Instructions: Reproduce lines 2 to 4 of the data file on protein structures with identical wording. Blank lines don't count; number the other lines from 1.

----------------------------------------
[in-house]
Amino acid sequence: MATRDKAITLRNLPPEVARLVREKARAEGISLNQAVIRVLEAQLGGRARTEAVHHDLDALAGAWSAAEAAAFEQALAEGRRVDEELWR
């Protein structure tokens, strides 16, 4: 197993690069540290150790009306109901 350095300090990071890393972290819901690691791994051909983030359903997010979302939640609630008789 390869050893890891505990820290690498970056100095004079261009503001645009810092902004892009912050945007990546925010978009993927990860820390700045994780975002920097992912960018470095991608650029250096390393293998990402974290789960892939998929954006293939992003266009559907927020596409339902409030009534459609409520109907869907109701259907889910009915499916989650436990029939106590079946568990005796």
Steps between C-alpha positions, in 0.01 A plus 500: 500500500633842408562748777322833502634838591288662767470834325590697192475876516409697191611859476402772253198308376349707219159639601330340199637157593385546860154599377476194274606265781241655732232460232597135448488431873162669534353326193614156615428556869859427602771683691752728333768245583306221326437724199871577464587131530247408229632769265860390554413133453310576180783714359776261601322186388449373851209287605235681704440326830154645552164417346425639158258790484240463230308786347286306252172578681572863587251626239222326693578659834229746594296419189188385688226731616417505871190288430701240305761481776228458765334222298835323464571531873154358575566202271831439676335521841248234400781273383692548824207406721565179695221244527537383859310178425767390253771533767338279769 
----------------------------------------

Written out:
Amino acid sequence: MATRDKAITLRNLPPEVARLVREKARAEGISLNQAVIRVLEAQLGGRARTEAVHHDLDALAGAWSAAEAAAFEQALAEGRRVDEELWR
């Protein structure tokens, strides 16, 4: 197993690069540290150790009306109901 350095300090990071890393972290819901690691791994051909983030359903997010979302939640609630008789 390869050893890891505990820290690498970056100095004079261009503001645009810092902004892009912050945007990546925010978009993927990860820390700045994780975002920097992912960018470095991608650029250096390393293998990402974290789960892939998929954006293939992003266009559907927020596409339902409030009534459609409520109907869907109701259907889910009915499916989650436990029939106590079946568990005796």
Steps between C-alpha positions, in 0.01 A plus 500: 500500500633842408562748777322833502634838591288662767470834325590697192475876516409697191611859476402772253198308376349707219159639601330340199637157593385546860154599377476194274606265781241655732232460232597135448488431873162669534353326193614156615428556869859427602771683691752728333768245583306221326437724199871577464587131530247408229632769265860390554413133453310576180783714359776261601322186388449373851209287605235681704440326830154645552164417346425639158258790484240463230308786347286306252172578681572863587251626239222326693578659834229746594296419189188385688226731616417505871190288430701240305761481776228458765334222298835323464571531873154358575566202271831439676335521841248234400781273383692548824207406721565179695221244527537383859310178425767390253771533767338279769 